In this paper we report the successful incorporation of borate and phosphate into CaMnO3 and borate into La1−ySryMnO3−δ. For CaMnO3, an increase in the electronic conductivity was observed, which can be correlated with electron doping due to the oxyanion doping favoring the introduction of oxide ion vacancies (as well as the higher valence of P5+ compared to Mn4+ in the case of phosphate doping). The highest conductivity at 800 °C was observed for CaMn0.95P0.05O3−δ, 43.0 S cm−1, in comparison with 7.6 S cm−1 for undoped CaMnO3 at the same temperature. For La1−ySryMnO3−δ the conductivity suffers a decrease for all compositions on borate doping, attributed to a reduction in the hole (Mn4+) concentration. In order to investigate the potential of these materials as SOFC cathodes, the chemical compatibility with Gd0.1Ce0.9O1.95 (CGO10) has also been investigated. For the calcium manganites, the lowest temperature examined without reaction was 900 °C, with minor amounts of Ca4Mn3O10 observed at 1000 °C. Composites of these cathode materials with 50% CGO10 were examined on dense CGO10 pellets and the area specific resistances (ASR) in symmetrical cells were determined. The ASR values, at 800 °C, were 1.50, 0.37 and 0.30 Ω·cm2 for CaMnO3, CaMn0.95B0.05O3−δ and CaMn0.95P0.05O3−δ, respectively. For the lanthanum strontium manganites, the B-doped compositions showed an improvement in the ASR values with respect to the parent compounds, despite the lower electronic conductivity. This may be due to an increase in ionic conductivity due to borate incorporation leading to the formation of oxide ion vacancies. Thus these preliminary results show that oxyanion doping has a beneficial effect on the performance of perovskite manganite cathode materials, and suggests that this doping strategy warrants further investigation in other perovskite cathode systems.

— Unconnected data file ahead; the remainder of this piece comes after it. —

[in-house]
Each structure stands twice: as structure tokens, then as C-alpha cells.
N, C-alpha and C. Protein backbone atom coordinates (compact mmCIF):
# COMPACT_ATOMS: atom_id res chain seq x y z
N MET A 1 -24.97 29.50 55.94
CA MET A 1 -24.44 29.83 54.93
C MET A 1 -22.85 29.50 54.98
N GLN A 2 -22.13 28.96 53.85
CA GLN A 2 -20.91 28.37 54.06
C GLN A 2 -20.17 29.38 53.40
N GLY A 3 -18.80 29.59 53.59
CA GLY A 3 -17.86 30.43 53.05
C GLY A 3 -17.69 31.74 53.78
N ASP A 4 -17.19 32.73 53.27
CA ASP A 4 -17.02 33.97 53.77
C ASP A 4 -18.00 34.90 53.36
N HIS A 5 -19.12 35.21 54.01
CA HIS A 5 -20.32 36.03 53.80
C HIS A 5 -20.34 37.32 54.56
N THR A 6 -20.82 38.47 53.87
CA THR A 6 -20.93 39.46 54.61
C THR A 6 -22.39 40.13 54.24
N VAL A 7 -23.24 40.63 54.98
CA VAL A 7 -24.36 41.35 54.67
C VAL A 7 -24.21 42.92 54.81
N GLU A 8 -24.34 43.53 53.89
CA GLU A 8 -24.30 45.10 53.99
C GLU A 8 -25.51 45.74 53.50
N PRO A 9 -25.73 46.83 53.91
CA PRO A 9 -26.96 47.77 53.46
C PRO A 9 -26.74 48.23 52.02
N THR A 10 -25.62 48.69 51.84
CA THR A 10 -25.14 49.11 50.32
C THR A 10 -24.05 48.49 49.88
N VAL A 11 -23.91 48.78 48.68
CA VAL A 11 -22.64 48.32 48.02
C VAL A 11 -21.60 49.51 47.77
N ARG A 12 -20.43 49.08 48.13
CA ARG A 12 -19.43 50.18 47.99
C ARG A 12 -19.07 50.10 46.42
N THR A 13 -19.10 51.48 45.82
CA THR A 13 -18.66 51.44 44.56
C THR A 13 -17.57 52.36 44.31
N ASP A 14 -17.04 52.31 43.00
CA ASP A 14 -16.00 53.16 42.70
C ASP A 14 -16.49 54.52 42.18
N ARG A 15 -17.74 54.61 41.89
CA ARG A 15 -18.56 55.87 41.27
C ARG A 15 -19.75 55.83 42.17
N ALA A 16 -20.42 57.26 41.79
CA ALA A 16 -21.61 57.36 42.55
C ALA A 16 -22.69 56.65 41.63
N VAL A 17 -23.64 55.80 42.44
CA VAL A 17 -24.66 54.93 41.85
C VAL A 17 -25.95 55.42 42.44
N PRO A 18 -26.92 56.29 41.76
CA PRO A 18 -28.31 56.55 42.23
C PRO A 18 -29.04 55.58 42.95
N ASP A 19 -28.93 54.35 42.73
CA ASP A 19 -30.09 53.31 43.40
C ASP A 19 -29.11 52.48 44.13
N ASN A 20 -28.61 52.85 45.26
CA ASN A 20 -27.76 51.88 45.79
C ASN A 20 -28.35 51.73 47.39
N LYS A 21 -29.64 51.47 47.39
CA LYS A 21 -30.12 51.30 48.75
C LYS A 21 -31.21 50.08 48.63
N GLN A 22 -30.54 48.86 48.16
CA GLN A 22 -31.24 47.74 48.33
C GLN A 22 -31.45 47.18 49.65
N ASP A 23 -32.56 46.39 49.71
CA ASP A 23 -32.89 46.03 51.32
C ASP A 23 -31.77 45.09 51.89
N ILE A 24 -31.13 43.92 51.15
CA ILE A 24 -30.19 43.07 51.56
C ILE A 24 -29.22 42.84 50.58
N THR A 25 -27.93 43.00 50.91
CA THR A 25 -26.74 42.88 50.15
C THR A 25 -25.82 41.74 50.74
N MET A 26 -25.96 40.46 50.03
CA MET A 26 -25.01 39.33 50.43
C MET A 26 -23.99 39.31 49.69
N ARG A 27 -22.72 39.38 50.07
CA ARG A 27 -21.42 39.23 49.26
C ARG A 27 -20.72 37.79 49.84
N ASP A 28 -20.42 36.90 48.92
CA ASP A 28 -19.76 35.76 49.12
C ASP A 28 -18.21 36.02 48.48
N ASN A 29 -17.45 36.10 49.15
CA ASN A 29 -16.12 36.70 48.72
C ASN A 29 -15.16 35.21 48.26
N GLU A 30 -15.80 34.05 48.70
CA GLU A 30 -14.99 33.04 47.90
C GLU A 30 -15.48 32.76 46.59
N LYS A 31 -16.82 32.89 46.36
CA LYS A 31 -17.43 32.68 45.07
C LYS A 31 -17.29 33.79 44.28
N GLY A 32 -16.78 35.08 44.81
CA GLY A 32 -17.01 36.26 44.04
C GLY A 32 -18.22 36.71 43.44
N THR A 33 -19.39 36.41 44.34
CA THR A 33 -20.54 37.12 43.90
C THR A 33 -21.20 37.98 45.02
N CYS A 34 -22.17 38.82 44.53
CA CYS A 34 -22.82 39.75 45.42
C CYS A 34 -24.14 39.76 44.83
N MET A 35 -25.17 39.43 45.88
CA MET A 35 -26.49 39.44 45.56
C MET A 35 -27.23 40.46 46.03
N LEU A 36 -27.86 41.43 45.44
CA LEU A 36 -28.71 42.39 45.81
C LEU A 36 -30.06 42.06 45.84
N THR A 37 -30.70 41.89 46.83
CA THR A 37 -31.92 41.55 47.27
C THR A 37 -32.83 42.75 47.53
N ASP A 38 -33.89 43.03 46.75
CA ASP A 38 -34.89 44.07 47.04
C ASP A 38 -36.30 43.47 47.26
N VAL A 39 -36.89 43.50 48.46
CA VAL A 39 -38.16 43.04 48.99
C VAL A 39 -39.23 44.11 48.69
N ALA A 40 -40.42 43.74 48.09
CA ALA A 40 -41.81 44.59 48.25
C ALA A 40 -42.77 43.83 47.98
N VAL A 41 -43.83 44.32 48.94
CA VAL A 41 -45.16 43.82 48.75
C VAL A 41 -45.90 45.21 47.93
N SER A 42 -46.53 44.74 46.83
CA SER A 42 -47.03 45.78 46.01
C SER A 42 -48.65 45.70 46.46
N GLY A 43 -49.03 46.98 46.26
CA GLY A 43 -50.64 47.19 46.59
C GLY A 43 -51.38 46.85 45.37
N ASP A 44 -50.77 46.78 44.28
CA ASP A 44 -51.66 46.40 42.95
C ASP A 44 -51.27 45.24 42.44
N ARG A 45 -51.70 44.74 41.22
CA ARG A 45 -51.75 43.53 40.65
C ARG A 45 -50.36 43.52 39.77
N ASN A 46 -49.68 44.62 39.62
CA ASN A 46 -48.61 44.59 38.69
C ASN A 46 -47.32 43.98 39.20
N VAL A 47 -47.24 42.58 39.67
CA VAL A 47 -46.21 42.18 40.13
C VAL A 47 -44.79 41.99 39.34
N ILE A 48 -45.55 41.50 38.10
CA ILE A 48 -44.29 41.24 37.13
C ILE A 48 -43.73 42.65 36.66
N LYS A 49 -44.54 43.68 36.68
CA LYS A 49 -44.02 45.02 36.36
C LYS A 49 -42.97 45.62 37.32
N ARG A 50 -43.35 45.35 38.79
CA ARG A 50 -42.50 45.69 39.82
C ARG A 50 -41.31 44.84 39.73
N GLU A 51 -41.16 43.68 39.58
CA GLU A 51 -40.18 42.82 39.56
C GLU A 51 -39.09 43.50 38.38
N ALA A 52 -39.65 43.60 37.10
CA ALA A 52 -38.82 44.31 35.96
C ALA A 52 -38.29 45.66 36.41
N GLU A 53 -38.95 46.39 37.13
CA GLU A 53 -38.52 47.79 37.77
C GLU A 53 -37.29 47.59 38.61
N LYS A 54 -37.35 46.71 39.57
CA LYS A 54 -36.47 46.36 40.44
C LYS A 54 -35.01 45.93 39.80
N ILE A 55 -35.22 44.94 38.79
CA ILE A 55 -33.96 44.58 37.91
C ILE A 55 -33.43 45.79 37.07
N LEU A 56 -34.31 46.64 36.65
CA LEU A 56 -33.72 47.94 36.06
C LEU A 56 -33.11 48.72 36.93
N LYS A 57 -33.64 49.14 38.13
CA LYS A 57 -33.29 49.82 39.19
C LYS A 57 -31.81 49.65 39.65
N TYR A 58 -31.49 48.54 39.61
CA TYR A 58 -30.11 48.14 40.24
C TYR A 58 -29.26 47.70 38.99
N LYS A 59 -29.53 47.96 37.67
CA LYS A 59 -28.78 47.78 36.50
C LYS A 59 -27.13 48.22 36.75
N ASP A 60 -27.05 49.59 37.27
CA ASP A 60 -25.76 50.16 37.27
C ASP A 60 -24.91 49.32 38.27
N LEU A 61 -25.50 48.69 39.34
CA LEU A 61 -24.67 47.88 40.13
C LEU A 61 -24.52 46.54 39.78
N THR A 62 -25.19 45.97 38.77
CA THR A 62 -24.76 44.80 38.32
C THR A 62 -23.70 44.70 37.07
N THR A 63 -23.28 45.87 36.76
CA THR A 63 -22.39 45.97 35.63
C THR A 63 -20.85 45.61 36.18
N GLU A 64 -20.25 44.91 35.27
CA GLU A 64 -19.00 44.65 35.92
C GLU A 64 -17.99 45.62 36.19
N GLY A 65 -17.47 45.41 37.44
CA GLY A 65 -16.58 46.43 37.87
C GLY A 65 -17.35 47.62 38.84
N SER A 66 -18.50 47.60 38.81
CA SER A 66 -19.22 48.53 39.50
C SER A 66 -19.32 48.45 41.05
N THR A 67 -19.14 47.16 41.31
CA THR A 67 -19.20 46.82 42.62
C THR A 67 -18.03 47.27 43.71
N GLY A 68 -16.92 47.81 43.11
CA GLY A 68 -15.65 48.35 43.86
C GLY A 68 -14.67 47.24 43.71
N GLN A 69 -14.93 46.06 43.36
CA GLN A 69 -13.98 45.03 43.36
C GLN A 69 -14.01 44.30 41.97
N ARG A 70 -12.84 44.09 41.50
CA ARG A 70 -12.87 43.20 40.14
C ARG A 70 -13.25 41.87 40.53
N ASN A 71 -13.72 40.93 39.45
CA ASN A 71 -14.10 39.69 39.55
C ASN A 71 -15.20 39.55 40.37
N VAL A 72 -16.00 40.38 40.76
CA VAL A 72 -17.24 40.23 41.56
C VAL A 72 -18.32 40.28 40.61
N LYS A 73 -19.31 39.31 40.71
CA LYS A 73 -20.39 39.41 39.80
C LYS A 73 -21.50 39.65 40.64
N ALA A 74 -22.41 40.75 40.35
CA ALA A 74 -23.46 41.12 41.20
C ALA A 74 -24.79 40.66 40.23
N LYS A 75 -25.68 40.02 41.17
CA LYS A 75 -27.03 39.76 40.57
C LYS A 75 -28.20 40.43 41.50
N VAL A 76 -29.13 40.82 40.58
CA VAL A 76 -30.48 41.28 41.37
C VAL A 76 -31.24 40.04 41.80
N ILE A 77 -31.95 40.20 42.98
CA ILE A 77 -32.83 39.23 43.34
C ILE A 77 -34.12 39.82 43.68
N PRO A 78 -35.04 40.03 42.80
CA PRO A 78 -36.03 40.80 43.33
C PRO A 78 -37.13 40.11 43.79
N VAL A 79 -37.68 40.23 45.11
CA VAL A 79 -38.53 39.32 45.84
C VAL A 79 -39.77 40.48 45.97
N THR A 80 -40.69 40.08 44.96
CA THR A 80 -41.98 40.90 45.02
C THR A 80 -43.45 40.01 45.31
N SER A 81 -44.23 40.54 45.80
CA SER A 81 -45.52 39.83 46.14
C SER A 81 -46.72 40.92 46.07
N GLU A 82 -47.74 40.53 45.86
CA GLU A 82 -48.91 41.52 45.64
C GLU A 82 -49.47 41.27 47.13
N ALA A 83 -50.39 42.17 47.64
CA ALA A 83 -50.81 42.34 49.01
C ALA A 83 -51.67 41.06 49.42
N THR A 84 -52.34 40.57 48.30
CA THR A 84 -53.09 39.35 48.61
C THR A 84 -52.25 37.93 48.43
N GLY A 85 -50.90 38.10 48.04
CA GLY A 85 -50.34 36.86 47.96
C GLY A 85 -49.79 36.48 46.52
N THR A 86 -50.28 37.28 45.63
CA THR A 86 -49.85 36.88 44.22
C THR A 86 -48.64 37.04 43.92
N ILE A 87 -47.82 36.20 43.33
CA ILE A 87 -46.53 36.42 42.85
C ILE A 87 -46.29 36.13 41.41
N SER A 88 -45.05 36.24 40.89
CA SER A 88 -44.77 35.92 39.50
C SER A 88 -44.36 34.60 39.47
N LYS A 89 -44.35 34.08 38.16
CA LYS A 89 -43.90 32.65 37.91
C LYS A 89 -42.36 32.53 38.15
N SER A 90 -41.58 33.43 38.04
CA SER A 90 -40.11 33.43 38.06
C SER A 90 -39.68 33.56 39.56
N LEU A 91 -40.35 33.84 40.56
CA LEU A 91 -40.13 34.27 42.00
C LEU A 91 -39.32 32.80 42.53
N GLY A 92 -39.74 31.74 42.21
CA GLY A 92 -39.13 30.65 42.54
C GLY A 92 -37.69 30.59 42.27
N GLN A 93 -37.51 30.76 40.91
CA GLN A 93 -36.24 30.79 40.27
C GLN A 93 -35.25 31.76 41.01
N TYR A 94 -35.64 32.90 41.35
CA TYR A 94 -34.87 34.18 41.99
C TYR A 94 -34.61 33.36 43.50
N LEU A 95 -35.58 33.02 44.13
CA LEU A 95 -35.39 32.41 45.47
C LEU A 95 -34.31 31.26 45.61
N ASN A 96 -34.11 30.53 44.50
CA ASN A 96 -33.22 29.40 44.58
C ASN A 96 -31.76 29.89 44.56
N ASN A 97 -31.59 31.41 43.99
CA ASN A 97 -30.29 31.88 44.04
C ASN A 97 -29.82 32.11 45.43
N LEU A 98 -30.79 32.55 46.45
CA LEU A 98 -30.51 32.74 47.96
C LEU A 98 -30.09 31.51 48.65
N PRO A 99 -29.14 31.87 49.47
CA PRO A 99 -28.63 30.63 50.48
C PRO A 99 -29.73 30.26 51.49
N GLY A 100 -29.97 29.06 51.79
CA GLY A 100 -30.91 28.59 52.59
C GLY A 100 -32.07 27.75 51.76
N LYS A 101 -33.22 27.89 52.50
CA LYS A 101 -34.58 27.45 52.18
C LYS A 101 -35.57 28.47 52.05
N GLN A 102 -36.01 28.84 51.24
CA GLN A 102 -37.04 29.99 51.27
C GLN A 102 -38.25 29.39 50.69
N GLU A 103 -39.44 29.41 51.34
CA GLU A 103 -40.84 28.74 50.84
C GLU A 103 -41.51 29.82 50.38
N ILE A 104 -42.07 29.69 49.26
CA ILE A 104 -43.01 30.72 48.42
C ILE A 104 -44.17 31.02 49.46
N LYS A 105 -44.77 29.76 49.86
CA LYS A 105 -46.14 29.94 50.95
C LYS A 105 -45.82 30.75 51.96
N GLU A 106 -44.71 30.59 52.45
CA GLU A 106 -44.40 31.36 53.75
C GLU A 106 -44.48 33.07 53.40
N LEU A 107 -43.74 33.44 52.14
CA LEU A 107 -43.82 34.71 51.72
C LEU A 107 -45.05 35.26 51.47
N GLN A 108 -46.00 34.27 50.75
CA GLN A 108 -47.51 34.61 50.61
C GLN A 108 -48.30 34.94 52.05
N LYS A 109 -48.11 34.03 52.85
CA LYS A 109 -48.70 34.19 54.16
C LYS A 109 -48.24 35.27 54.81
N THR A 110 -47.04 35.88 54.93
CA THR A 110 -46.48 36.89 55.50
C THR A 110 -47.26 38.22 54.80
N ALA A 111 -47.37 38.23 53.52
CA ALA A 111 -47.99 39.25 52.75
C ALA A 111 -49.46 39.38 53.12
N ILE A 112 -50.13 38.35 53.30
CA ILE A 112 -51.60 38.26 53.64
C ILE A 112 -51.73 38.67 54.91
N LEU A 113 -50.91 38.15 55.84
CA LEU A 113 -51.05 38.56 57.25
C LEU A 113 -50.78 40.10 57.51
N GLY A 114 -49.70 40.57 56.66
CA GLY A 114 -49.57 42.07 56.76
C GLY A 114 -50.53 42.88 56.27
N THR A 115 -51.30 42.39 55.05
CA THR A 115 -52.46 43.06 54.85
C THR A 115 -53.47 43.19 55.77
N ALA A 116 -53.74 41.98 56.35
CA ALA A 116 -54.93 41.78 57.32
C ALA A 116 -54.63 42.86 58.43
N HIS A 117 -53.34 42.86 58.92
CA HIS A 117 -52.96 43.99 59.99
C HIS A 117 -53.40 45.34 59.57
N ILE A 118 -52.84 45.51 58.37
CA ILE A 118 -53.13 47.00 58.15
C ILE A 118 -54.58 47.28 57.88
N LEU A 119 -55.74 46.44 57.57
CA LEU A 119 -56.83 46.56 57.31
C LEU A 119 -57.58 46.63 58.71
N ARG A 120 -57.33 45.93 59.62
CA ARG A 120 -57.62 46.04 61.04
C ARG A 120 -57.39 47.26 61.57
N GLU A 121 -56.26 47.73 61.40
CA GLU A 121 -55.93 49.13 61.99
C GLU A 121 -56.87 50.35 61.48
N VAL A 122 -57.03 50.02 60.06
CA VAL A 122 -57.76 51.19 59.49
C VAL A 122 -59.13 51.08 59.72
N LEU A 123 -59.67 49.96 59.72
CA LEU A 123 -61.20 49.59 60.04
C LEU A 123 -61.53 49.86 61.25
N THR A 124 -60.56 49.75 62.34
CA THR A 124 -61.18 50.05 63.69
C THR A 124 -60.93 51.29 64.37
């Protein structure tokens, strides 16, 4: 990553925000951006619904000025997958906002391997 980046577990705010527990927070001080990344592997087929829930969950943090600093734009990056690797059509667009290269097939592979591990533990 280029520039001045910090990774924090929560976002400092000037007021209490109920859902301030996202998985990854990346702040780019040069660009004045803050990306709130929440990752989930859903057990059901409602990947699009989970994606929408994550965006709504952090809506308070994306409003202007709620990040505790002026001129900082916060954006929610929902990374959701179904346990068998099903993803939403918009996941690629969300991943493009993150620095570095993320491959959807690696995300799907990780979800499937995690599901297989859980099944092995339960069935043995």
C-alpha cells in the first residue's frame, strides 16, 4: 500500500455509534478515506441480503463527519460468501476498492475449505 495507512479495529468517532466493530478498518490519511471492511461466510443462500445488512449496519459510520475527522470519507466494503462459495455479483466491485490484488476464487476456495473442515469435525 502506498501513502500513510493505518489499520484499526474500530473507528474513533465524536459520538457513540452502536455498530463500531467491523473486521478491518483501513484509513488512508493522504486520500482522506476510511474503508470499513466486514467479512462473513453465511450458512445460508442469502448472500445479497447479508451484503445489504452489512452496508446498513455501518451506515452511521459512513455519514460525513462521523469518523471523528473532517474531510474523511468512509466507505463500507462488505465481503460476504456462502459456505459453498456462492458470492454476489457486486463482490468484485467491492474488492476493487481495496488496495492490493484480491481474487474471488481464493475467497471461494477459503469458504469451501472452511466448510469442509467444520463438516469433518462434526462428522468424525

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Journal of Materials Chemistry
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